> 3) the asp.net filter keeps a pool of thread to manage i/o between it and
    > asp.net. the filter uses named pipes to talk to the asp.net worker
    > process.
    > 4) the asp.net worker process keeps a pool of threads to talk to the
    > asp.net
    > filter over the named pipe connection
    > 5) the asp.net worker process keeps a pool of threads to actually process
    > a
    > request.
    >
    > so with a file download, you will tieup:
    >
    > 1) an asp.net thread (until the last i/o flush)
    > 2) an asp.net i/o thread (until flushed to the filter)
    > 3) an asp.net i/o filter thread (until flushed to iis)
    > 4) an iis i/o thread. (until i/o keep alive is canceled/times out)
    >
    > if you need high performance, you should look at writing your own isapi
    > filter.
    >
    > -- bruce (sqlwork.com)
    >
    >
    > "Tim Greenfield" <> wrote in message
    > news:...
    >> Hi, I have a problem I'm hoping is not too unusual. I'm trying to push a
    >> large file (50MB) out to the client from an ASP page. The reason I'm
    >> using
    >> an ASP page is so I can start the reading at a particular offset. This
    >> ASP
    >> page needs to be scaleable as it needs to support thousands of requests

    > per
    >> hour. I've found 2 solutions so far but both have their problems:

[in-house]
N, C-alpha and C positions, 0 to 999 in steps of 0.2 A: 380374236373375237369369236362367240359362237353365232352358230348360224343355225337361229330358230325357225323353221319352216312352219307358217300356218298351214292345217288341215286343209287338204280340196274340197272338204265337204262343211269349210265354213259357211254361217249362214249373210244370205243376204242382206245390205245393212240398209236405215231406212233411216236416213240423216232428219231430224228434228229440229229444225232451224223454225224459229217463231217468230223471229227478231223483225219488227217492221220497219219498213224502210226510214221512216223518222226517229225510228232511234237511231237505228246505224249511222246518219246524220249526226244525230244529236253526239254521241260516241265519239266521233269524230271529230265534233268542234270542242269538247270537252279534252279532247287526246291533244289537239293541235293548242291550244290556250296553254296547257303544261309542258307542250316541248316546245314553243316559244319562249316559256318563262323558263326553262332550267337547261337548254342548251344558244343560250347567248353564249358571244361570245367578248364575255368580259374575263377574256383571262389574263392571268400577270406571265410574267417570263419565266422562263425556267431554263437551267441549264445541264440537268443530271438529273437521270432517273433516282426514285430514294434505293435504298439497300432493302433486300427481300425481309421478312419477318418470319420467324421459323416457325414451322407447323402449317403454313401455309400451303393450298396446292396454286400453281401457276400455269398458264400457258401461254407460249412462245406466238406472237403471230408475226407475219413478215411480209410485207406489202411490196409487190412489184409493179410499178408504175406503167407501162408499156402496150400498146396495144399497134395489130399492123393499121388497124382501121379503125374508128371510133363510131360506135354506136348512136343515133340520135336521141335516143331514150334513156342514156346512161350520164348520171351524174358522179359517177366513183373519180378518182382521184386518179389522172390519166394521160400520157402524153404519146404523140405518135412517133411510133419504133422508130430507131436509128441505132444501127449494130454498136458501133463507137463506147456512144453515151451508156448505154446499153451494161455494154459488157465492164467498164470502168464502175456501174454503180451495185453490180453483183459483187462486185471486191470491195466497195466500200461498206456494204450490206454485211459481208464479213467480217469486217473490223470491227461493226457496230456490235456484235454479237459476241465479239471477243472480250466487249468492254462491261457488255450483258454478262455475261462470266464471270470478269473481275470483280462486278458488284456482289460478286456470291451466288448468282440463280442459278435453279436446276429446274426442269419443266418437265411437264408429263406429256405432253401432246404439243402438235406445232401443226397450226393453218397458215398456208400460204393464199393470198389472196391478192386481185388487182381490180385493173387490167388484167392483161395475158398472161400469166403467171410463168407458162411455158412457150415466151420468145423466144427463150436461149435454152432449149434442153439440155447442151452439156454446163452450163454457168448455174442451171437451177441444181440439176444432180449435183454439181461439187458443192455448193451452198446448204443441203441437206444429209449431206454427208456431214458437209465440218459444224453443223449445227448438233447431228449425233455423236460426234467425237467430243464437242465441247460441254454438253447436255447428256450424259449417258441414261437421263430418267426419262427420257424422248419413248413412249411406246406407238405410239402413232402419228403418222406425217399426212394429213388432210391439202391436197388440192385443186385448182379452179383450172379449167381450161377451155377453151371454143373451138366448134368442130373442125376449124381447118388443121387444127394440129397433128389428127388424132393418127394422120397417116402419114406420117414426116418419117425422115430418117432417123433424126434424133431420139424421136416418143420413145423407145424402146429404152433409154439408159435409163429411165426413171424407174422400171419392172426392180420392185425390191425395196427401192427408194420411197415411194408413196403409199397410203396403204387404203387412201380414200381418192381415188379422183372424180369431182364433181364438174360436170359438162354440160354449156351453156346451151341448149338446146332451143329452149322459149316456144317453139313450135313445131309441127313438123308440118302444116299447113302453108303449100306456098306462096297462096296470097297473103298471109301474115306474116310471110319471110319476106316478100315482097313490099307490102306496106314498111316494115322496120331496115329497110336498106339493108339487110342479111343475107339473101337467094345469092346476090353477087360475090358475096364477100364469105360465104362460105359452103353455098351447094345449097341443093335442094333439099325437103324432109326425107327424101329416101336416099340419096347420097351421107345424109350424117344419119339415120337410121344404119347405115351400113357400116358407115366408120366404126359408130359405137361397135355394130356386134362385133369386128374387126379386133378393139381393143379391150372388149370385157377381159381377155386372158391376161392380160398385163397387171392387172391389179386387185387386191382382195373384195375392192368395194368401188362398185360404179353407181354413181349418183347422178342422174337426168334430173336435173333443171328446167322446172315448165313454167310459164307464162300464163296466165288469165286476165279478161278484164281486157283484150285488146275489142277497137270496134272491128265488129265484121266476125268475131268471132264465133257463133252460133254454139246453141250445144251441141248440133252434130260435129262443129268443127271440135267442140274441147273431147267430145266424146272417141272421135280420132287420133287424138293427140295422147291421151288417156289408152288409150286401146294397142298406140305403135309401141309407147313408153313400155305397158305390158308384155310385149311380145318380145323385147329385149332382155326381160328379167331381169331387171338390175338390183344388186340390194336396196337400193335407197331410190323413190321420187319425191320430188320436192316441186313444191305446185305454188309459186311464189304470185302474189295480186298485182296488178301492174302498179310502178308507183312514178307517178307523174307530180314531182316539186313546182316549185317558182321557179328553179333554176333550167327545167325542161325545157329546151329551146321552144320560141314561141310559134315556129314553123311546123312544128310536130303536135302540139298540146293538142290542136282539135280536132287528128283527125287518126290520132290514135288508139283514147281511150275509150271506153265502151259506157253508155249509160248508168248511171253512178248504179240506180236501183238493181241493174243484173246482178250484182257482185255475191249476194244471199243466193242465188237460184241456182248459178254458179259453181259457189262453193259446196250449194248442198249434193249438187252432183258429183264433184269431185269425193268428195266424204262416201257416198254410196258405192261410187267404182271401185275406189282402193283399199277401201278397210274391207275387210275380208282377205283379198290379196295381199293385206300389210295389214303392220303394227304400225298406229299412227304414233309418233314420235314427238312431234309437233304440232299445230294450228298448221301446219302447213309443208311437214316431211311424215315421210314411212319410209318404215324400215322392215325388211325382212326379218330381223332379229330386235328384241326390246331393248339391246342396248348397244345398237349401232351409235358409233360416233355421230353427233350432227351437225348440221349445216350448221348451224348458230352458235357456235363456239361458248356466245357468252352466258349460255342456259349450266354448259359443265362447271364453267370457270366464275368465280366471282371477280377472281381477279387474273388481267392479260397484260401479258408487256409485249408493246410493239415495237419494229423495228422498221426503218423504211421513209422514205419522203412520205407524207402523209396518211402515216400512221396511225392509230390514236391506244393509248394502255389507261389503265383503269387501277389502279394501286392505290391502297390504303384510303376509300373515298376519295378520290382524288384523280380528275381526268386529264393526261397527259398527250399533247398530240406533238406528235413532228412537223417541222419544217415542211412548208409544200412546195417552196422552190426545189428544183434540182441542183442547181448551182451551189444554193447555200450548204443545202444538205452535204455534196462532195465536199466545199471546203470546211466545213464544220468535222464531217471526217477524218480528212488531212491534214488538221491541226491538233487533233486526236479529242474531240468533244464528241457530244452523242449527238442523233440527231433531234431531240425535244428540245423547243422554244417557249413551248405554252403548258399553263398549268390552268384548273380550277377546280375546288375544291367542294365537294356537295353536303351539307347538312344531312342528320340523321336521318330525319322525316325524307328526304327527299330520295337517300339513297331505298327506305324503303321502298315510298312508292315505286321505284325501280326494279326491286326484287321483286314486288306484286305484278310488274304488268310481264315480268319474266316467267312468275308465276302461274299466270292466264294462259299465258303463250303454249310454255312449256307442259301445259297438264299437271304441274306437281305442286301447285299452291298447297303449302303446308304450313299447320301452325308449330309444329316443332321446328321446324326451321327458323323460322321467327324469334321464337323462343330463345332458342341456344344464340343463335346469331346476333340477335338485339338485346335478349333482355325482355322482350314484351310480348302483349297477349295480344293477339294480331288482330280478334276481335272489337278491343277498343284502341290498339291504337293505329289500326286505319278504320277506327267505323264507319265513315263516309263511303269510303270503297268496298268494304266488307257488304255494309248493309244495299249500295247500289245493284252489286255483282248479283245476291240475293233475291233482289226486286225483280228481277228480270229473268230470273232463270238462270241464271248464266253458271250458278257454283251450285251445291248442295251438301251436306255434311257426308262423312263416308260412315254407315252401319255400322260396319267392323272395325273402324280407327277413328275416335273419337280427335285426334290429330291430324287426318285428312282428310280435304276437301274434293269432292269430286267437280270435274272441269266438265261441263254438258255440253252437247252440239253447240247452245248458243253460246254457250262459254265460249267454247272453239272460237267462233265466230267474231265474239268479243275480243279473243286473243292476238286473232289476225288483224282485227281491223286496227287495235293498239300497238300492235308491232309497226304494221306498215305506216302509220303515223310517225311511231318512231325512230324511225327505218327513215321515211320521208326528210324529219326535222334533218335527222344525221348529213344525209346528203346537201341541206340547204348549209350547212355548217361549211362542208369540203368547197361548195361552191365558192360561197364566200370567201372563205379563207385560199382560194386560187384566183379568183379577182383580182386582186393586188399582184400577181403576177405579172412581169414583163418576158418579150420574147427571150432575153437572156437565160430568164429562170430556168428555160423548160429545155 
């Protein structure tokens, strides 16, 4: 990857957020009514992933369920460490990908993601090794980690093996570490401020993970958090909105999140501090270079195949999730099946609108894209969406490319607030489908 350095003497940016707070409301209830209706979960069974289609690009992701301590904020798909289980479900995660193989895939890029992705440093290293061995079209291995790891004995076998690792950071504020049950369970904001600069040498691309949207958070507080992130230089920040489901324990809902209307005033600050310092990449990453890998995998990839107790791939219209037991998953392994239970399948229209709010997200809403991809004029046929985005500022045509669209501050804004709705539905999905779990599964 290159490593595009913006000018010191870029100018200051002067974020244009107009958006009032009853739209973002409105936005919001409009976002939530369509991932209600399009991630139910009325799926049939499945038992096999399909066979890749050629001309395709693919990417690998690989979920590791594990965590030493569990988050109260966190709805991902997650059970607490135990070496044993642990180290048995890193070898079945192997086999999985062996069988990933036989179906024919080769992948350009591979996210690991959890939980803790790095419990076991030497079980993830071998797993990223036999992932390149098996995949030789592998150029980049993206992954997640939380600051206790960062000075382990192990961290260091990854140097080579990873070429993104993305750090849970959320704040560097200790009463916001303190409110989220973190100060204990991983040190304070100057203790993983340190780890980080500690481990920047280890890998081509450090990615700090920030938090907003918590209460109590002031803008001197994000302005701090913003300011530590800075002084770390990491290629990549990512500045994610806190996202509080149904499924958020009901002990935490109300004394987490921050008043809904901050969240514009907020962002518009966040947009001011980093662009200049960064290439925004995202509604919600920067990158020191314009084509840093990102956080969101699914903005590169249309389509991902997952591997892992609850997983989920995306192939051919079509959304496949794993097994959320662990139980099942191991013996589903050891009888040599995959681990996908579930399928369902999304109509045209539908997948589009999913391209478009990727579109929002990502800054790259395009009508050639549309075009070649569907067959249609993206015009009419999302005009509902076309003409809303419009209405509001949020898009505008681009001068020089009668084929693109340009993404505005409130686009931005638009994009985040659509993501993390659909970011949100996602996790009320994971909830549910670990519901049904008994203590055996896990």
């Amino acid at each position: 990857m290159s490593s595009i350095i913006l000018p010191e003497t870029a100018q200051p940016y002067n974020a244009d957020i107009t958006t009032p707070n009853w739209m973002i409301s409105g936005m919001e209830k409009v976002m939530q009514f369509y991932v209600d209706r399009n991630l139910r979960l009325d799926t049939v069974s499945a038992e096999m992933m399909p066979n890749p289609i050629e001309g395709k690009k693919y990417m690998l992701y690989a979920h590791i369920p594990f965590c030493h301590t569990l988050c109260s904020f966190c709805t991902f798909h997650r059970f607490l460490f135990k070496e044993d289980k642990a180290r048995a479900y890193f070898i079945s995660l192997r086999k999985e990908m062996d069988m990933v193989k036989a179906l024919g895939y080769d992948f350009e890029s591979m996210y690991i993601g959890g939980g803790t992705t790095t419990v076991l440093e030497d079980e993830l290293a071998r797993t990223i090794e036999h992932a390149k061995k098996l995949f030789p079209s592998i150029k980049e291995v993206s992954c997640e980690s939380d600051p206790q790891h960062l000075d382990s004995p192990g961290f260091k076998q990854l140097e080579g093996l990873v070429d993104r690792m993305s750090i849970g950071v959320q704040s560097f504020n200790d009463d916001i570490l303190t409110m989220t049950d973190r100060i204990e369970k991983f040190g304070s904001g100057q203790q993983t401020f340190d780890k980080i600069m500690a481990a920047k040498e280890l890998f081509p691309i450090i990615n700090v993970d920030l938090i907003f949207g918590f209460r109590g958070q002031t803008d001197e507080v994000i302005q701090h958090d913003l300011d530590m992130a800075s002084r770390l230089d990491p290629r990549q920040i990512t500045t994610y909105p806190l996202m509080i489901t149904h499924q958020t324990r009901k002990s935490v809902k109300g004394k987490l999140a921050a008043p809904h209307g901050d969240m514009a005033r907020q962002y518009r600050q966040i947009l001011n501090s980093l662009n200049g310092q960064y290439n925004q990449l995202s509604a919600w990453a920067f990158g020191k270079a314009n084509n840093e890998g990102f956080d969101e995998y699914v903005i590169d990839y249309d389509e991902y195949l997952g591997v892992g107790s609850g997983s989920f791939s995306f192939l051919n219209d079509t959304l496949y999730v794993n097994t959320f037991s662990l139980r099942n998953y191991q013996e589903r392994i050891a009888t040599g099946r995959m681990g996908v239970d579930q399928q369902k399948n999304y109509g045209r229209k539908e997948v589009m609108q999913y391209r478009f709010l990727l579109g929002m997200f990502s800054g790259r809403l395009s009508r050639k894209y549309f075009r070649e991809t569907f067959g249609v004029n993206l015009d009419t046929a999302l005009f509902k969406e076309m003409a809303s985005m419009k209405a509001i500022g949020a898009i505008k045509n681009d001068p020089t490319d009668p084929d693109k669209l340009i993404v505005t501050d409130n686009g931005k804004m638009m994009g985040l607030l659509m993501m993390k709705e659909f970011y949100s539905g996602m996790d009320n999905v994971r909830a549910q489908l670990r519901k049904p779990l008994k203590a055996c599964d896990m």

>> 1) Using Response.WriteFile(filename, offset, length). This seems like
    >> the
    >> perfect solution except that it puts the entire contents of the file in
    >> memory per request... ouch! Anyone know of a way to put the file in some
    >> global cache so it don't fill up my RAM per session? I could afford

    > filling
    >> up RAM per file as there are only a handful of files that will be
    >> downloaded.
    >> 2) Writing the file 1K at a time to the output buffer w/ buffering

    > disabled.
    >> This works great; each request barely takes up any memory or CPU.
    >> However,
    >> it seems to tie up 1 precious ASP thread per request. And it turns out

    > that
    >> ASP threads are very precious... they only give you 25 per processor by
    >> default. Within a minute I'm out of threads and users get a "Server To

    > Busy"
    >> error. I can work around this by adding:
    >> <httpRuntime appRequestQueueLimit="50000" /> to web.config